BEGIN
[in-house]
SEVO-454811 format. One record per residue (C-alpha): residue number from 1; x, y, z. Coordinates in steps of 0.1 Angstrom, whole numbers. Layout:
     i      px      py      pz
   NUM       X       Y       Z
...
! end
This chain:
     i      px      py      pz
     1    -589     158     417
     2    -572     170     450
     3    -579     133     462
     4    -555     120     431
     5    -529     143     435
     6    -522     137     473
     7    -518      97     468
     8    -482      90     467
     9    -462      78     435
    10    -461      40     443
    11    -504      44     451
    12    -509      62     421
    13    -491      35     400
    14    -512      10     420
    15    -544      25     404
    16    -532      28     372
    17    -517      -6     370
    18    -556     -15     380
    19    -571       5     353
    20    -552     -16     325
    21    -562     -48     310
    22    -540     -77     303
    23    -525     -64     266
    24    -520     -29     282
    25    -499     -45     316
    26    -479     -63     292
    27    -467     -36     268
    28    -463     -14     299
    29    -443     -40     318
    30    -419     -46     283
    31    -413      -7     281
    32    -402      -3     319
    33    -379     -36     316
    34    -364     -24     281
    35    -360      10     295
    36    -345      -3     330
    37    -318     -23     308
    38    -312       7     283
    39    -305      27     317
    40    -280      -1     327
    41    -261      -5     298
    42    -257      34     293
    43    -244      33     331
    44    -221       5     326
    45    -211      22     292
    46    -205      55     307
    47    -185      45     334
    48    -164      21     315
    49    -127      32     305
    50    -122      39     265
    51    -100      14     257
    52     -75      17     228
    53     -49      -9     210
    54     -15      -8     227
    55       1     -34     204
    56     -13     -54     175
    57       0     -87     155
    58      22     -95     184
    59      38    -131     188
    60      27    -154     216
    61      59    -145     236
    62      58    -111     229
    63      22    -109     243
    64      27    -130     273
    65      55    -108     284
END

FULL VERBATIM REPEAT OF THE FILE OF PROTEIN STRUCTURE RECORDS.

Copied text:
[in-house]
SEVO-454811 format. One record per residue (C-alpha): residue number from 1; x, y, z. Coordinates in steps of 0.1 Angstrom, whole numbers. Layout:
     i      px      py      pz
   NUM       X       Y       Z
...
! end
This chain:
     i      px      py      pz
     1    -589     158     417
     2    -572     170     450
     3    -579     133     462
     4    -555     120     431
     5    -529     143     435
     6    -522     137     473
     7    -518      97     468
     8    -482      90     467
     9    -462      78     435
    10    -461      40     443
    11    -504      44     451
    12    -509      62     421
    13    -491      35     400
    14    -512      10     420
    15    -544      25     404
    16    -532      28     372
    17    -517      -6     370
    18    -556     -15     380
    19    -571       5     353
    20    -552     -16     325
    21    -562     -48     310
    22    -540     -77     303
    23    -525     -64     266
    24    -520     -29     282
    25    -499     -45     316
    26    -479     -63     292
    27    -467     -36     268
    28    -463     -14     299
    29    -443     -40     318
    30    -419     -46     283
    31    -413      -7     281
    32    -402      -3     319
    33    -379     -36     316
    34    -364     -24     281
    35    -360      10     295
    36    -345      -3     330
    37    -318     -23     308
    38    -312       7     283
    39    -305      27     317
    40    -280      -1     327
    41    -261      -5     298
    42    -257      34     293
    43    -244      33     331
    44    -221       5     326
    45    -211      22     292
    46    -205      55     307
    47    -185      45     334
    48    -164      21     315
    49    -127      32     305
    50    -122      39     265
    51    -100      14     257
    52     -75      17     228
    53     -49      -9     210
    54     -15      -8     227
    55       1     -34     204
    56     -13     -54     175
    57       0     -87     155
    58      22     -95     184
    59      38    -131     188
    60      27    -154     216
    61      59    -145     236
    62      58    -111     229
    63      22    -109     243
    64      27    -130     273
    65      55    -108     284